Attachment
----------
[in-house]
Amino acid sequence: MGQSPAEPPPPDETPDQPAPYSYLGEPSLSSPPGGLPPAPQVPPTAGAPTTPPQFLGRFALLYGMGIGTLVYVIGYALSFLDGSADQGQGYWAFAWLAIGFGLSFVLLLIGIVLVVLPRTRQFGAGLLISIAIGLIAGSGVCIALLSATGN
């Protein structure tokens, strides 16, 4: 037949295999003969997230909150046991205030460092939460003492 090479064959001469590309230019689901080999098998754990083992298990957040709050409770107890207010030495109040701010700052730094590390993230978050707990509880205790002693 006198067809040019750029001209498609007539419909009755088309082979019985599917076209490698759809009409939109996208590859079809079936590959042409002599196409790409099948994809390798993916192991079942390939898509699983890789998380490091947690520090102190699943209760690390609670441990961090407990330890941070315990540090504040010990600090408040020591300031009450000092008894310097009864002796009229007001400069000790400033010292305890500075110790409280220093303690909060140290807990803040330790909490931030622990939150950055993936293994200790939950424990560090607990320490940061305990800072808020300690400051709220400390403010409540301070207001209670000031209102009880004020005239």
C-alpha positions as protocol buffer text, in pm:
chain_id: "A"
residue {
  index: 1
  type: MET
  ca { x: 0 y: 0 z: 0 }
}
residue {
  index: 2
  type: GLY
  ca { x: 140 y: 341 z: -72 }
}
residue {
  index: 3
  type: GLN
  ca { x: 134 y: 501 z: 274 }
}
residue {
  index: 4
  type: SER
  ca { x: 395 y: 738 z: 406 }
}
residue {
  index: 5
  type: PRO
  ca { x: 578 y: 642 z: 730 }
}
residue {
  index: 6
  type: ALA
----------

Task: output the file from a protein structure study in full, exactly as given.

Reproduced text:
[in-house]
Amino acid sequence: MGQSPAEPPPPDETPDQPAPYSYLGEPSLSSPPGGLPPAPQVPPTAGAPTTPPQFLGRFALLYGMGIGTLVYVIGYALSFLDGSADQGQGYWAFAWLAIGFGLSFVLLLIGIVLVVLPRTRQFGAGLLISIAIGLIAGSGVCIALLSATGN
């Protein structure tokens, strides 16, 4: 037949295999003969997230909150046991205030460092939460003492 090479064959001469590309230019689901080999098998754990083992298990957040709050409770107890207010030495109040701010700052730094590390993230978050707990509880205790002693 006198067809040019750029001209498609007539419909009755088309082979019985599917076209490698759809009409939109996208590859079809079936590959042409002599196409790409099948994809390798993916192991079942390939898509699983890789998380490091947690520090102190699943209760690390609670441990961090407990330890941070315990540090504040010990600090408040020591300031009450000092008894310097009864002796009229007001400069000790400033010292305890500075110790409280220093303690909060140290807990803040330790909490931030622990939150950055993936293994200790939950424990560090607990320490940061305990800072808020300690400051709220400390403010409540301070207001209670000031209102009880004020005239």
C-alpha positions as protocol buffer text, in pm:
chain_id: "A"
residue {
  index: 1
  type: MET
  ca { x: 0 y: 0 z: 0 }
}
residue {
  index: 2
  type: GLY
  ca { x: 140 y: 341 z: -72 }
}
residue {
  index: 3
  type: GLN
  ca { x: 134 y: 501 z: 274 }
}
residue {
  index: 4
  type: SER
  ca { x: 395 y: 738 z: 406 }
}
residue {
  index: 5
  type: PRO
  ca { x: 578 y: 642 z: 730 }
}
residue {
  index: 6
  type: ALA